Omicron dynamics not calculable • Organizing committee follows research findings • New date planned for January 2023
The current Covid forecasts leave us no choice but to cancel the Science Ball in January 2022 and to consider a new date on Saturday, January 28, 2023.
As a science ball, we are committed to research and its findings. Due to the omicron variant, it is currently very difficult to predict the dynamics of infection development. Therefore, we as the organizing committee have decided – like our colleagues from the TU-, WU-, Blumen- or Opernball – to cancel the Science Ball for this season.
We would like to thank all the artists, scientists, ball ambassadors and contributors who have participated in the planning with great energy. We thank all the experts with whom we developed an excellent security and access concept. And we would like to thank all our customers, whose bookings have once again demonstrated their enormous interest in the Science Ball. As promised, we offer to cancel the order free of charge or to use it as a credit for the 2023 ball; the customers will receive an e-mail about this in the next few days.
We hope that as many people as possible will be vaccinated or boostered in the coming weeks. In this way, they will protect themselves and their fellow human beings – and ultimately enable us all to enjoy a ball season in the winter of 2022/23.
“At this moment we can see how important different disciplines are in overcoming a crisis. This illustrates how crucial it is that science, society and politics cooperate. We need to give the public sphere a better understanding of science and educate society in order to reduce fears and skepticism. Science – in all areas – must become more accessible, visible and open, and society must become more enlightened.”
“Decades of independent research have made it possible for scientists to develop not only one, but several vaccines against Covid-19 in a record-breaking span of time. In order to stop climate change and hit the 1.5-degree-target, scholars and scientists work together, as we need to reach a fundamental change in the way our society thinks and acts in addition to finding or optimizing alternative, renewable sources of energy. Instead of learning from the pandemic and the climate crisis and encouraging independent research so that we can build upon foundations for the next crisis, funding has been massively withdrawn. Continue reading Antonia Weberling: stop the funding cuts!→
“An inherent feature of science is to ask questions leading to a better understanding of the world. However, the scientific system immediately has to be questioned regarding its accessibility for different individuals, since societies and academic institutions still lack homogenous access to education, opportunities and chances. Thus, science is depleted of diversity in terms of gender, ethnicity and ultimately and most importantly: mindsets. Continue reading Nicole Amberg: gender equality as driving force→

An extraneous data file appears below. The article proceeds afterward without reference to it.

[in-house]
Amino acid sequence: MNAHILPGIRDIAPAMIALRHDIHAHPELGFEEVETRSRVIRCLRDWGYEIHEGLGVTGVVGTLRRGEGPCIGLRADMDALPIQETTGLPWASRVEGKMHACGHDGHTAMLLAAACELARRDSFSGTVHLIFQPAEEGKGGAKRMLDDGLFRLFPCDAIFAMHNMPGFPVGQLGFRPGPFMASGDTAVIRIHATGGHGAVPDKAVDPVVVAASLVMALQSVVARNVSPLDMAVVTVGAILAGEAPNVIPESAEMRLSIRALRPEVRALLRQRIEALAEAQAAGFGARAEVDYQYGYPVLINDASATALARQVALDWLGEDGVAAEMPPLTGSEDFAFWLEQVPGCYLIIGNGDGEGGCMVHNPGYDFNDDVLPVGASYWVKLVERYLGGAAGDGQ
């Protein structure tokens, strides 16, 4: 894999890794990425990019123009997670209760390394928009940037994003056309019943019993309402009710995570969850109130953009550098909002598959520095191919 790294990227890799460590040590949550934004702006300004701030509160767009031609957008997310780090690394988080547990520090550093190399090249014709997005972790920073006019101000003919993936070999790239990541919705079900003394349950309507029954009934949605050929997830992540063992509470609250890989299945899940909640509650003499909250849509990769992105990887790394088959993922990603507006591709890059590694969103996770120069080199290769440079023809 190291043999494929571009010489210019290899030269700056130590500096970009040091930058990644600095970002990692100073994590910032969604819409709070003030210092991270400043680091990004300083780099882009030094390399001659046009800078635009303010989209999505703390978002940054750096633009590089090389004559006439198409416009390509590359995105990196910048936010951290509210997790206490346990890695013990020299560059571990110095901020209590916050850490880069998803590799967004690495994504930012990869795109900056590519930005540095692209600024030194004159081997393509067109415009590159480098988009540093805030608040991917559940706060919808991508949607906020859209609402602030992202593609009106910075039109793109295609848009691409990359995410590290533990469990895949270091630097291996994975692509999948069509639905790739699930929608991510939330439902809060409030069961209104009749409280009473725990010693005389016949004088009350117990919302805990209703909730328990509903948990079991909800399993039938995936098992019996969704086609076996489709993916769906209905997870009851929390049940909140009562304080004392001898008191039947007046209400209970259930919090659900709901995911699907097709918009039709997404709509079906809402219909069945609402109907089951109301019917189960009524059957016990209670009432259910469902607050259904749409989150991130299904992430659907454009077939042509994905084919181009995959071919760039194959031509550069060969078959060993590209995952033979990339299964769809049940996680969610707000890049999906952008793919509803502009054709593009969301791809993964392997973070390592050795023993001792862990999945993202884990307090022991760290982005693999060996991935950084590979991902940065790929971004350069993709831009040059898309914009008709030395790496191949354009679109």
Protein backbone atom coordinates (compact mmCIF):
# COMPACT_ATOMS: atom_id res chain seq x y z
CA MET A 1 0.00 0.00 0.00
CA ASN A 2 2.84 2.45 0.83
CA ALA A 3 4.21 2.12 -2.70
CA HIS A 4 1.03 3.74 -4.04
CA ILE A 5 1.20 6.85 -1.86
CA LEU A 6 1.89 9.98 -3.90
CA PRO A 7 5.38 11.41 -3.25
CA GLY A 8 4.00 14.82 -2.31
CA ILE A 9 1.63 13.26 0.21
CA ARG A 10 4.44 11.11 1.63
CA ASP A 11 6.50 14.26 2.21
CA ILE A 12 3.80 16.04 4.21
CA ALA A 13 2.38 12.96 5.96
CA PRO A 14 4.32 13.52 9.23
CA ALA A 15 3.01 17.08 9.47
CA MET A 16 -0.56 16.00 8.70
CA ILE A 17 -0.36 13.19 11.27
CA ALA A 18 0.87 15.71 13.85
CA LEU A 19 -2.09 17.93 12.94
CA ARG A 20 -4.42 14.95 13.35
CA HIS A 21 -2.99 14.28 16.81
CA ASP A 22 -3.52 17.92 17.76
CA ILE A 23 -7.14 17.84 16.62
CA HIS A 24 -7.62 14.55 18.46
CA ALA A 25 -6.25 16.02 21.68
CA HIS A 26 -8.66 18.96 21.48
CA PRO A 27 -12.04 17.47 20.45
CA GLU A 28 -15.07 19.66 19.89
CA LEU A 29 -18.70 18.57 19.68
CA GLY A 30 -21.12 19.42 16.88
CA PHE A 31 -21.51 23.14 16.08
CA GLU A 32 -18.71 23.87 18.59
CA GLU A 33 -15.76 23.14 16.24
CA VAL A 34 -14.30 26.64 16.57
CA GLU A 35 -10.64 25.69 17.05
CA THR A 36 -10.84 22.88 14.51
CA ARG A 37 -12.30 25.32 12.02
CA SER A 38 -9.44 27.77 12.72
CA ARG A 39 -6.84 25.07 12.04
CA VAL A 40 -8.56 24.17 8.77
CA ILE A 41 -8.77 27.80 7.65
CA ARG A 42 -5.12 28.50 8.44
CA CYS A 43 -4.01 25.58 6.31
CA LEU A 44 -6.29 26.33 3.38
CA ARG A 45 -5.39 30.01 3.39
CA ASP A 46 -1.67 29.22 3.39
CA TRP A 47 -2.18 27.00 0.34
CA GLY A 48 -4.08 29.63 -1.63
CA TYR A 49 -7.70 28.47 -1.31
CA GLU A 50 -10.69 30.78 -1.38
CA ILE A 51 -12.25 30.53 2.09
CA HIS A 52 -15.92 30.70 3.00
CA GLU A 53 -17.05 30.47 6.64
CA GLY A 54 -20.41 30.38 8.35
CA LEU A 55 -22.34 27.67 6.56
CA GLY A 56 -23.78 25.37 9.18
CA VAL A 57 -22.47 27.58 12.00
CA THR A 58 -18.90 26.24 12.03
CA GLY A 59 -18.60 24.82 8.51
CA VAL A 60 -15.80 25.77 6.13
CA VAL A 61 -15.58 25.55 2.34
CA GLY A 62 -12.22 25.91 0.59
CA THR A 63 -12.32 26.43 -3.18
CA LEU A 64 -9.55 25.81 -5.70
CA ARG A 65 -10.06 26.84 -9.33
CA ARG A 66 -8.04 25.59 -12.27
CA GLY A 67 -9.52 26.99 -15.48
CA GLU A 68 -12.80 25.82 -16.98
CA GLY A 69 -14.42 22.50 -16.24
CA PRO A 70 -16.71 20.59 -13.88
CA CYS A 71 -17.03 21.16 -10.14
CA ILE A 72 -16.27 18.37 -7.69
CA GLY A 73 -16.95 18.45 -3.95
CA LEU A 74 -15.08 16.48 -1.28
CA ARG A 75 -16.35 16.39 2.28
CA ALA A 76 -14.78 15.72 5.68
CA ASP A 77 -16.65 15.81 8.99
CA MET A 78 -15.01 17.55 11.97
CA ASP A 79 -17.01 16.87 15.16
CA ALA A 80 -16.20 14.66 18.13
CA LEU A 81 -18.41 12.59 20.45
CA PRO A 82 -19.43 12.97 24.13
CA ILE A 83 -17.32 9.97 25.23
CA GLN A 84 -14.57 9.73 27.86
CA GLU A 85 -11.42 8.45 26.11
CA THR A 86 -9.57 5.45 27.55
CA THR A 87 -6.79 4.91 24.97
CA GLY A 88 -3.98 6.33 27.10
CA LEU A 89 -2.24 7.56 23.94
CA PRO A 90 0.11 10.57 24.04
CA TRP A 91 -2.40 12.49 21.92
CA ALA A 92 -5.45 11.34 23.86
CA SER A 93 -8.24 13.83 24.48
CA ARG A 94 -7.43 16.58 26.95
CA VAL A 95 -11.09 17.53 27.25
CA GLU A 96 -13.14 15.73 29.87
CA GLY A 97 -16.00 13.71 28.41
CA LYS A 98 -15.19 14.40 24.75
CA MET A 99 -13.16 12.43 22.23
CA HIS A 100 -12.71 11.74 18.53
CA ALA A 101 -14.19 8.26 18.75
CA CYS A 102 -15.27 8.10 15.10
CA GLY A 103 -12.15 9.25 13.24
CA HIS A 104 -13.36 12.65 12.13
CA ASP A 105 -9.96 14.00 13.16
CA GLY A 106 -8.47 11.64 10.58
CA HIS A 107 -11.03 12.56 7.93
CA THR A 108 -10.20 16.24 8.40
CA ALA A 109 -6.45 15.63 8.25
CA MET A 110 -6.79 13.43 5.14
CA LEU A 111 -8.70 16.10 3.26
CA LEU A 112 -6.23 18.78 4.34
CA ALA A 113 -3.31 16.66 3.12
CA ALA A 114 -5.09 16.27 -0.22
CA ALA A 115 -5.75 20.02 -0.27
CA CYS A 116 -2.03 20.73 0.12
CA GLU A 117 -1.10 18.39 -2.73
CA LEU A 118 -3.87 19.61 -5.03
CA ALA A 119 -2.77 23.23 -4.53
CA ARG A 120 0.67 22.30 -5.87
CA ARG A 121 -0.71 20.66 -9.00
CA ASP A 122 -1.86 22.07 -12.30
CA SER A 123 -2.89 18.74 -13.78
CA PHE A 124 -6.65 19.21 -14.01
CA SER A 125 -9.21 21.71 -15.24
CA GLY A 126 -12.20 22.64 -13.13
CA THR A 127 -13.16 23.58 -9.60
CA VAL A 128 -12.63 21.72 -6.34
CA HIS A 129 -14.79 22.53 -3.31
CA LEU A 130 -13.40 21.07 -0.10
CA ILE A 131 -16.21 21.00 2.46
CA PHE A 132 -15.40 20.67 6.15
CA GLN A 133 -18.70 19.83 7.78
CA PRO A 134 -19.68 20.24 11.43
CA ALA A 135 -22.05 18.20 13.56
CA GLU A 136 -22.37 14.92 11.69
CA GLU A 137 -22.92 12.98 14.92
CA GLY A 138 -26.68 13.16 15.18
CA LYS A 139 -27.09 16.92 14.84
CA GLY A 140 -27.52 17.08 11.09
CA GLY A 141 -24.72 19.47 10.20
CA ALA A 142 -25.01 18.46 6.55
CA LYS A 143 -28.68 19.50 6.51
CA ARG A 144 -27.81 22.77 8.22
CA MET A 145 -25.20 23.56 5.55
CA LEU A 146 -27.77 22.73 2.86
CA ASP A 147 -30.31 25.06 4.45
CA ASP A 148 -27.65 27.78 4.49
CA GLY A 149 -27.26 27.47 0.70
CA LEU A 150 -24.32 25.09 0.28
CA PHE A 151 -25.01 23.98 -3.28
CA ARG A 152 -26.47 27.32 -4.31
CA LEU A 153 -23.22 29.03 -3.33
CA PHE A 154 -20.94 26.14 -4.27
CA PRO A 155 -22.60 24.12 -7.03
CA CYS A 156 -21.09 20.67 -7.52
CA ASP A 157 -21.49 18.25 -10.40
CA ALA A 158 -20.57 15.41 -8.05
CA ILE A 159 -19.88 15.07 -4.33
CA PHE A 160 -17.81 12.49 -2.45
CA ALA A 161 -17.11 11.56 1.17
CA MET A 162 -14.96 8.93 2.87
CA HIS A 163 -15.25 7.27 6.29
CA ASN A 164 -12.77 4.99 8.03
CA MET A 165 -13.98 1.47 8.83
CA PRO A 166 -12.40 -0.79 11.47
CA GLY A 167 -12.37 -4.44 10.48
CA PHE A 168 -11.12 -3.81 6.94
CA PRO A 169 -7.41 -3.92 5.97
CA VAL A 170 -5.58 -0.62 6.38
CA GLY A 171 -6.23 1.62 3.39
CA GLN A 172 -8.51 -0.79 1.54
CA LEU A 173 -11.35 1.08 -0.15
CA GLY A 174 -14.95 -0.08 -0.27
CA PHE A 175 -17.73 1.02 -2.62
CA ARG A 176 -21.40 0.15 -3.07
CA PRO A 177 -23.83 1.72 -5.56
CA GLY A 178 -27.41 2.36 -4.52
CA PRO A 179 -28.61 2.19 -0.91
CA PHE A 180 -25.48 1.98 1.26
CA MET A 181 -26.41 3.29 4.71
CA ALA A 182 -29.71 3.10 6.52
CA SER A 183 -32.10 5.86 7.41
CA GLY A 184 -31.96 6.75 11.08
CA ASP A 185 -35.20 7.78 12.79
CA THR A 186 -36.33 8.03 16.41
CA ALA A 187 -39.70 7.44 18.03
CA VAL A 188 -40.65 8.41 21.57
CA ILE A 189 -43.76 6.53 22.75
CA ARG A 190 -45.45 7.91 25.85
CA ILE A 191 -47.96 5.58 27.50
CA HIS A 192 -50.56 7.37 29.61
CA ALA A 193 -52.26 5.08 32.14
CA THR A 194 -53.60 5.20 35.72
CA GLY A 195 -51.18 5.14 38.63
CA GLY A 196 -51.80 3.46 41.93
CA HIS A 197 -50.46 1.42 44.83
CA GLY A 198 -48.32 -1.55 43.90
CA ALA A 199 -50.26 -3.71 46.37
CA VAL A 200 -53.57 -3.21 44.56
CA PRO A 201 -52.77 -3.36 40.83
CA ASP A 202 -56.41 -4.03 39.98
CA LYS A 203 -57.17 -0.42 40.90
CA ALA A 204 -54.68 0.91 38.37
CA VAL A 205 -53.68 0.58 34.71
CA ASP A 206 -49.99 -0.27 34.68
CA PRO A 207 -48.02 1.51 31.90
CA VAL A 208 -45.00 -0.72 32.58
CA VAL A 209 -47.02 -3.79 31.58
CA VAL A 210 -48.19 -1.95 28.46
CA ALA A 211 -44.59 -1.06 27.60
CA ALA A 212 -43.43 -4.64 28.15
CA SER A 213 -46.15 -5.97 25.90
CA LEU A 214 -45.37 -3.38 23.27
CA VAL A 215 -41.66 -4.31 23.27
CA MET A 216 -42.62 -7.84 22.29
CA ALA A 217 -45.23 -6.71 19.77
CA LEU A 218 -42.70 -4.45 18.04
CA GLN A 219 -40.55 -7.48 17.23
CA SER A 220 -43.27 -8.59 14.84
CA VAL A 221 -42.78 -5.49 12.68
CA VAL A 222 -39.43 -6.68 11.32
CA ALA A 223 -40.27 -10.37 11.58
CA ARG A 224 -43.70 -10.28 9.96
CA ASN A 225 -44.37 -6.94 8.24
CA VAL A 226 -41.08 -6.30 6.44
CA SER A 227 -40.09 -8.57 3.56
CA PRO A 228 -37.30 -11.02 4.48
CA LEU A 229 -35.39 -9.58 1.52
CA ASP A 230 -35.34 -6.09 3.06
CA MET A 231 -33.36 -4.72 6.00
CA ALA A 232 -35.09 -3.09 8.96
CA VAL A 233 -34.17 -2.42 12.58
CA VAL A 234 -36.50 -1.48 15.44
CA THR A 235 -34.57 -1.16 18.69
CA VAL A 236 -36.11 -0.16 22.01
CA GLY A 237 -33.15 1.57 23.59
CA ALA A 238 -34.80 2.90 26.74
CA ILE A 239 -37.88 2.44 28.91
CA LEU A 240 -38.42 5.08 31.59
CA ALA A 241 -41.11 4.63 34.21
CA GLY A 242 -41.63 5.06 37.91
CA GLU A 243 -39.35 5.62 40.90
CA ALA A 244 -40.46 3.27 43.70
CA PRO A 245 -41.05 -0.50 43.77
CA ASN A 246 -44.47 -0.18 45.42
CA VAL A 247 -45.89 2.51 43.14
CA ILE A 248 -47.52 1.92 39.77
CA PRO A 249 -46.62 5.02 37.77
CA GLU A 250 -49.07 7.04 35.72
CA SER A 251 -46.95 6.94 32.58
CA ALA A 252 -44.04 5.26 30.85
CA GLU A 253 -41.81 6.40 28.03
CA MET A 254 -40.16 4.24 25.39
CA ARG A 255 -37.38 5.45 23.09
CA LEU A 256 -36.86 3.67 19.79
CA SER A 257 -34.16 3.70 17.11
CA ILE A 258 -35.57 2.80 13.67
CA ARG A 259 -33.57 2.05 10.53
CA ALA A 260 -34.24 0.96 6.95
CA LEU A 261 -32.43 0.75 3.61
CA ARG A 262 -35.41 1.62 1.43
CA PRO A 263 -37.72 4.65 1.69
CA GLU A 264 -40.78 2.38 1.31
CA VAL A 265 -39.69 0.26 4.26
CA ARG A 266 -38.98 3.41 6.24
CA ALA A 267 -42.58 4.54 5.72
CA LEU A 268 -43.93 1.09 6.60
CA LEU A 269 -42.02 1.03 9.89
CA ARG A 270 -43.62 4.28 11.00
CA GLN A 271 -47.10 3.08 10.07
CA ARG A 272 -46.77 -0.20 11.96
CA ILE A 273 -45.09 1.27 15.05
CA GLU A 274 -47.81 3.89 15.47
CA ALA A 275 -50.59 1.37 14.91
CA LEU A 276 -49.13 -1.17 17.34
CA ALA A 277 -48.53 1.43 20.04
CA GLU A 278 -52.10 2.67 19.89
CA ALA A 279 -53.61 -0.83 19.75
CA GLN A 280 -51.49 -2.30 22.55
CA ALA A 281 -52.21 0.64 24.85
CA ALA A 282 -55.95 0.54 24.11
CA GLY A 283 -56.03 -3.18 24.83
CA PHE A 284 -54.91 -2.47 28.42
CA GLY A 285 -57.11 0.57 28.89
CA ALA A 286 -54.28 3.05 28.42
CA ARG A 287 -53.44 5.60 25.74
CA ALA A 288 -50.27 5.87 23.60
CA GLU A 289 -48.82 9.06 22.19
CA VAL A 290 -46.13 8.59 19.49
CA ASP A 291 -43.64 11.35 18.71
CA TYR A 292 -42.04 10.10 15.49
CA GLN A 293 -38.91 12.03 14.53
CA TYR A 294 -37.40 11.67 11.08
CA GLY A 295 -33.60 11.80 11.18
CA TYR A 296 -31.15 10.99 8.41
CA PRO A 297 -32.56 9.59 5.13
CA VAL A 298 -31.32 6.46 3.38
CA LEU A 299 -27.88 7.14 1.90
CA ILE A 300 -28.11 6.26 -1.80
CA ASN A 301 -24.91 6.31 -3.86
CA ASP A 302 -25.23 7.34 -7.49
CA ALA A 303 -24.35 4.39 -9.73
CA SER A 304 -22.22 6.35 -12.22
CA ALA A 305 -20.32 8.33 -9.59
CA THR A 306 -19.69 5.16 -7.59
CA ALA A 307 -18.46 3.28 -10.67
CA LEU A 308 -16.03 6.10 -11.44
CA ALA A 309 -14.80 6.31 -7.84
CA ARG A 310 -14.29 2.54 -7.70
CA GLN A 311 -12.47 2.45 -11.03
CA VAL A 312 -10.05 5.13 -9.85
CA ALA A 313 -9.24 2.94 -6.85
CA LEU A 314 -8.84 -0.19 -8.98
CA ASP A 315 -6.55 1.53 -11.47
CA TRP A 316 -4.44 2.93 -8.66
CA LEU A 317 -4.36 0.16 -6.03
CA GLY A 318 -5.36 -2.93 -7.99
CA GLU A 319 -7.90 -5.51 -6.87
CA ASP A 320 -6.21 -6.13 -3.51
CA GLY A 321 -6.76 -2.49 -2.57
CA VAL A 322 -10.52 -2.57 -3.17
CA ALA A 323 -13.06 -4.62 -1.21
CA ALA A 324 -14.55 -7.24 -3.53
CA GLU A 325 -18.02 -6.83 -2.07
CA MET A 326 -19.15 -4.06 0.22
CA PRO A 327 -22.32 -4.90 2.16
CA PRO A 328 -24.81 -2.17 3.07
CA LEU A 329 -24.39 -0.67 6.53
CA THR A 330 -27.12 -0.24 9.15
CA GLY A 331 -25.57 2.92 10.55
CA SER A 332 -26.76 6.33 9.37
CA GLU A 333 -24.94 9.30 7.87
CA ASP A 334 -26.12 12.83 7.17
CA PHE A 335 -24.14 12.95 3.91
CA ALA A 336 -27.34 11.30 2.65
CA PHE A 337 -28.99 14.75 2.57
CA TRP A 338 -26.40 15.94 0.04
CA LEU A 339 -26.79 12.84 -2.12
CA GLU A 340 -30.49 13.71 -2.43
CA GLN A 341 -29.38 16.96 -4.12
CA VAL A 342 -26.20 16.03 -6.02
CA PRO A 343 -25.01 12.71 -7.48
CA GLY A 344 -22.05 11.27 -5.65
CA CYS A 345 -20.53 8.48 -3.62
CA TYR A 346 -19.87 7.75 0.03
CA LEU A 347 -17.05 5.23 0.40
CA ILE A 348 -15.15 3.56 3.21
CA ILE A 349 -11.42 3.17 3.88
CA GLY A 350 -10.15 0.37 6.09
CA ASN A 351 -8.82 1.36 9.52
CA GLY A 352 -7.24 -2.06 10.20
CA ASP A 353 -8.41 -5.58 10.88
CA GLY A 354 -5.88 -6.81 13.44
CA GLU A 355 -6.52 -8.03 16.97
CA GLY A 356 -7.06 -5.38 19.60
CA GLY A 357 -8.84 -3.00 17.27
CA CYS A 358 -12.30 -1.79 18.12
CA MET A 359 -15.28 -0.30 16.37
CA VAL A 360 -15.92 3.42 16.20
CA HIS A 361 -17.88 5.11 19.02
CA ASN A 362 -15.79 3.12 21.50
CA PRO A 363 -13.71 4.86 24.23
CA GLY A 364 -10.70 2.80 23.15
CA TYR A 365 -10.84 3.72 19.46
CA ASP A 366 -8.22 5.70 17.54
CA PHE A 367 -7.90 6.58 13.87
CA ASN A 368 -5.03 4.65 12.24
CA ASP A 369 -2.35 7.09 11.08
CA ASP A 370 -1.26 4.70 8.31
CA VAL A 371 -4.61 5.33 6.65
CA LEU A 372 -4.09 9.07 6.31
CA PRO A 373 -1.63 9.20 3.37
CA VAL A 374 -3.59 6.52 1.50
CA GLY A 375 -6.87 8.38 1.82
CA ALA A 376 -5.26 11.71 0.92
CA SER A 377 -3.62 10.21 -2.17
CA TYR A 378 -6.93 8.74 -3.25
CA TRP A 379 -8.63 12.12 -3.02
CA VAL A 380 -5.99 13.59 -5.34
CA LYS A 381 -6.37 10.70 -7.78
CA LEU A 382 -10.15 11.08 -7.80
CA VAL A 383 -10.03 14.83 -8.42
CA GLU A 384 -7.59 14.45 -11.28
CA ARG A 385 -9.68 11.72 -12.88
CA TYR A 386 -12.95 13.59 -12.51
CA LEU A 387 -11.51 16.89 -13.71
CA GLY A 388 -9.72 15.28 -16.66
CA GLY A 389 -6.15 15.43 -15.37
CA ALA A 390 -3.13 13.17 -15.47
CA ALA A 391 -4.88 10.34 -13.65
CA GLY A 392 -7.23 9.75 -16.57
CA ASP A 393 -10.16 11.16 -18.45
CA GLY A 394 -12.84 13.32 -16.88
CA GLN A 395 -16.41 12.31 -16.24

This morning, the authorities announced a lockdown for 20 days starting Monday, November 22, 2021, and a mandatory COVID vaccination as of February 1, 2022. We welcome these measures because they allow us to proceed with planning for the Science Ball on January 29, 2022. Continue reading The pandemic and the midnight quadrille→
The 8th Vienna Ball of Sciences will take place on January 29, 2022 at the Vienna City Hall. Under particularly strict Corona rules. And thanks to the power of science.
The one piece of good news: according to the current rules, the ball will take place. Why are we, as the organizing committee, daring the experiment? Because we are imposing particularly strict rules based on the findings of science. Continue reading The Power of Science→
It happens frequently that the Science Ball becomes the object of research. A particularly fine example is a musicological publication by Stefano Elefante, who since 2018 has left an extremly elegant footprint on the dancefloor of our Tango Bar with his excellent Tango Argentino dancers. In the extraordinarily well-researched paper (“Gran Balli e Millonghe”), which appeared in the most important Italian tango blog in the fall of 2020, Stefano Elefante et al explain the similarities and differences between milongas in Buonos Aires and balls in Vienna: Continue reading Tango as science→
Thank you very much for your interest in our premiere last Friday! Due to the great response, the server of our homepage collapsed for a short while. Therefore, here below is the link to our recording. And on Friday, February 12, the Vienna Ball of Science 2021 Corona Edition ft. Science Busters will be broadcast again on the city station W24 at 9:30 pm. Continue reading Many thanks!→
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